Oriental Rat Snake in Bali

The Oriental Rat Snake, scientifically known as Ptyas mucosa and locally called Ular Tikus, is a common and harmless snake found throughout Bali. This non-venomous snake plays a crucial role in the ecosystem by controlling rodent populations, which helps in maintaining a balanced environment. It is easily identified by its smooth scales, slender body, and typically brown or olive coloration.

These snakes are diurnal, meaning they are active during the day, and are often spotted in forests, grasslands, and even near human settlements. Their presence is beneficial, especially in agricultural areas, where they help keep pest populations under control. Despite their size, reaching up to 2.5 meters in length, Oriental Rat Snakes are generally non-aggressive and will usually flee when encountered by humans. However, like most wild animals, they may bite if provoked or handled.

The Oriental Rat Snake’s adaptability to various habitats, including close proximity to humans, makes it a frequent sight in Bali. Understanding their behavior and recognizing their beneficial role can help in fostering a peaceful coexistence with these non-threatening reptiles.

Oriental Rat Snake

  • Latin Name: Ptyas mucosa
  • Bahasa Name: Ular Tikus
  • Length: Up to 2.5 meters
  • Danger Level: Harmless
  • Venom: Non-venomous
  • Color: Brown or olive
  • Specific Markers: Smooth scales, slender body. **Eye Shape:** Round pupils. **Head Shape:** Slightly distinct from the neck. **Eye Color:** Dark.
  • Habitat: Forests, grasslands, and near human settlements
  • Activity: Diurnal (day active)
  • Prevalence: Common
  • Region: Throughout Bali
  • Behavior: Generally non-aggressive and beneficial for controlling rodent populations. Will bite if provoked or handled.
  • Encounter Risk: Low. These snakes are often found in agricultural areas and near human settlements, but they pose no threat to humans due to their non-venomous nature.
oriental rat snake

Source: Wikimedia Common

Conservation Status of the Oriental Rat Snake (Ptyas mucosa)

Least Concern (LC) globally. It is locally abundant in Bali.

What Travelers want to know about Snakes in Bali

Yes, Bali is home to several dangerous snakes, including the King Cobra, Blue Krait, and Malayan Pit Viper. While these snakes are venomous, they are generally shy and avoid human contact.

The Pythons can also be dangerous, depending ion their size and whether they feel threatened. It's important to be cautious, especially in rural and forested areas.

It is uncommon, but not impossible, to find snakes in Bali villas. Most villas are well-maintained and have measures in place to prevent wildlife from entering and gardeners keep the gardens free of potential habitats as much as possible. However, occasional sightings of non-venomous snakes like the Common Wolf Snake may occur, particularly in areas close to nature.

Snakes can be found in Ubud due to its lush, natural environment, but they are not commonly encountered by visitors. The area’s forests and rice fields provide habitats for various snake species.</p]

The most common snakes in Bali include the Common Wolf Snake and the Oriental Rat Snake. These non-venomous snakes are frequently found in gardens, forests, and near human settlements.

Bali hosts several poisonous snakes, including the King Cobra, Blue Krait, Malayan Pit Viper, Javan Spitting Cobra, Green Tree Pit Viper, Island Pit Viper, Asian Coral Snake, Red-Necked Keelback Snake, Yellow-Bellied Sea Snake, and the Banded Sea Krait. These snakes possess potent venom but are typically shy and avoid human contact.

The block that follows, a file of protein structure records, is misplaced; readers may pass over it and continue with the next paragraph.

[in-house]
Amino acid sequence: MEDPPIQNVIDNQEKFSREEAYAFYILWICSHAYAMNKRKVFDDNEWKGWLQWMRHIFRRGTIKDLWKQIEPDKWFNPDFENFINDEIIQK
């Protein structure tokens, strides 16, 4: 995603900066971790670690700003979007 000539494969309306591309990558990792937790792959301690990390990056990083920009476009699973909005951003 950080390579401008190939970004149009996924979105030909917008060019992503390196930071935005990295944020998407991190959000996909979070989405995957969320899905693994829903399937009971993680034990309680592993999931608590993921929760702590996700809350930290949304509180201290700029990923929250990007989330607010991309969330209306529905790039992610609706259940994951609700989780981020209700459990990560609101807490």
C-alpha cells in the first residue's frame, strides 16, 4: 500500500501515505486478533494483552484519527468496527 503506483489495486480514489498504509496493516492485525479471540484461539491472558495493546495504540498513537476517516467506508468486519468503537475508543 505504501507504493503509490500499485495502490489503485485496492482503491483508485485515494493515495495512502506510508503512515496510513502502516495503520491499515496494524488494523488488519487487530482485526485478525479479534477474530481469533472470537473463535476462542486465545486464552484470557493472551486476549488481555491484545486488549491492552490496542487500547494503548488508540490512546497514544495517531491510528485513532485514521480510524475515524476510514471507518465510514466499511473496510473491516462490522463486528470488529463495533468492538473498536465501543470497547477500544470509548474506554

Yes, there are. Venomous sea snakes in Bali include the Yellow-bellied Sea Snake and the Banded Sea Krait. These snakes are usually found in coastal waters and are generally not aggressive towards humans.</p]

Yes, there are non-venomous snakes in Bali. Non-venomous snakes include the Burmese Python, Reticulated Python, Common Wolf Snake, Oriental Rat Snake, Brahminy Blind Snake, Green Cat Snake, Red-tailed Pipe Snake, and the Chinese Rat Snake. These snakes are harmless to humans and play a vital role in controlling pest populations.

Identifying snakes in Bali can be challenging due to the variety of species. Yes, identifying snakes in Bali involves looking at key markers such as color patterns, head shape, and habitat. For detailed information, refer to our specific snake pages guides available on our website.

Yes. The King Cobra in Bali is known for its impressive size and potent venom. It is typically found in forests and rural areas. Despite its fearsome reputation, it tends to avoid human contact.

The Banded Krait is a venomous snake found in Bali, recognized by its distinctive black and yellow bands. It is generally nocturnal and prefers wetland habitats.</p]

The thin green snake in Bali is likely the (mostly) harmless Vine Snake or the  Green Tree Pit Viper or the Island Pit Viper,, which is the snake that causes the most bites in Bali and is specifically found in the Lesser Sunda Islands of Indonesia, including Bali, Lombok, Sumbawa, and Komodo.

The striped snake in Bali could be the Blue Krait or the Banded Krait, both of which have distinct banding patterns and are venomous. These snakes are nocturnal and typically found in rural areas.

The likelihood of seeing a snake in Bali depends on your location and activities. While urban and tourist areas have fewer sightings, rural and forested areas have higher chances of encounters. However, snakes generally avoid human contact.

Besides snakes, other dangerous animals in Bali include certain species of spiders and scorpions. However, encounters with these creatures are rare, and they generally avoid human contact, and are not very poisonous. It's more dangerous playing with a monkey in the Monkey Forest.